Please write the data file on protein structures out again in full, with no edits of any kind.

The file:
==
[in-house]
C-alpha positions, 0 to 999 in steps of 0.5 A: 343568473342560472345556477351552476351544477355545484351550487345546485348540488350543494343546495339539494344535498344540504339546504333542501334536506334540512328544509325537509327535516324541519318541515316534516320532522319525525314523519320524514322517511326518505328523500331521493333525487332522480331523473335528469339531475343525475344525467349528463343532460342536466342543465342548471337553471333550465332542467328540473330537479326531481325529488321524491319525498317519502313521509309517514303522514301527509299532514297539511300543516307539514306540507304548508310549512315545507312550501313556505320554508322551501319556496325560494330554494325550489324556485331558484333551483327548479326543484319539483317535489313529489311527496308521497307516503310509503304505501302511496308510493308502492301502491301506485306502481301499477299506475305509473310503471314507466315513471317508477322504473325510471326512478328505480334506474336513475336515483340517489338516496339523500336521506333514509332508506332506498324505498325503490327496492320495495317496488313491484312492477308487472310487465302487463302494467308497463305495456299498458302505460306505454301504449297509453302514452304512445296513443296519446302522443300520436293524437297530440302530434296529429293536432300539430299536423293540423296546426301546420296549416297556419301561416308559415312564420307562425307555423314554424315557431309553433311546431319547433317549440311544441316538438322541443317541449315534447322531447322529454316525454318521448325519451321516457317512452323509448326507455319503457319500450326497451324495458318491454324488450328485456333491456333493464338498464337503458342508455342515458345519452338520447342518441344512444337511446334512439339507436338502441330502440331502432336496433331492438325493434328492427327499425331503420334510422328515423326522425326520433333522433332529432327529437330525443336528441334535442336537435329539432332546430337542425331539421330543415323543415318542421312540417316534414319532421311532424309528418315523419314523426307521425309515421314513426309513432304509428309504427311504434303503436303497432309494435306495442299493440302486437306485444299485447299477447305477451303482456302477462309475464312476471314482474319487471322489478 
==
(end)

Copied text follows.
[in-house]
C-alpha positions, 0 to 999 in steps of 0.5 A: 343568473342560472345556477351552476351544477355545484351550487345546485348540488350543494343546495339539494344535498344540504339546504333542501334536506334540512328544509325537509327535516324541519318541515316534516320532522319525525314523519320524514322517511326518505328523500331521493333525487332522480331523473335528469339531475343525475344525467349528463343532460342536466342543465342548471337553471333550465332542467328540473330537479326531481325529488321524491319525498317519502313521509309517514303522514301527509299532514297539511300543516307539514306540507304548508310549512315545507312550501313556505320554508322551501319556496325560494330554494325550489324556485331558484333551483327548479326543484319539483317535489313529489311527496308521497307516503310509503304505501302511496308510493308502492301502491301506485306502481301499477299506475305509473310503471314507466315513471317508477322504473325510471326512478328505480334506474336513475336515483340517489338516496339523500336521506333514509332508506332506498324505498325503490327496492320495495317496488313491484312492477308487472310487465302487463302494467308497463305495456299498458302505460306505454301504449297509453302514452304512445296513443296519446302522443300520436293524437297530440302530434296529429293536432300539430299536423293540423296546426301546420296549416297556419301561416308559415312564420307562425307555423314554424315557431309553433311546431319547433317549440311544441316538438322541443317541449315534447322531447322529454316525454318521448325519451321516457317512452323509448326507455319503457319500450326497451324495458318491454324488450328485456333491456333493464338498464337503458342508455342515458345519452338520447342518441344512444337511446334512439339507436338502441330502440331502432336496433331492438325493434328492427327499425331503420334510422328515423326522425326520433333522433332529432327529437330525443336528441334535442336537435329539432332546430337542425331539421330543415323543415318542421312540417316534414319532421311532424309528418315523419314523426307521425309515421314513426309513432304509428309504427311504434303503436303497432309494435306495442299493440302486437306485444299485447299477447305477451303482456302477462309475464312476471314482474319487471322489478 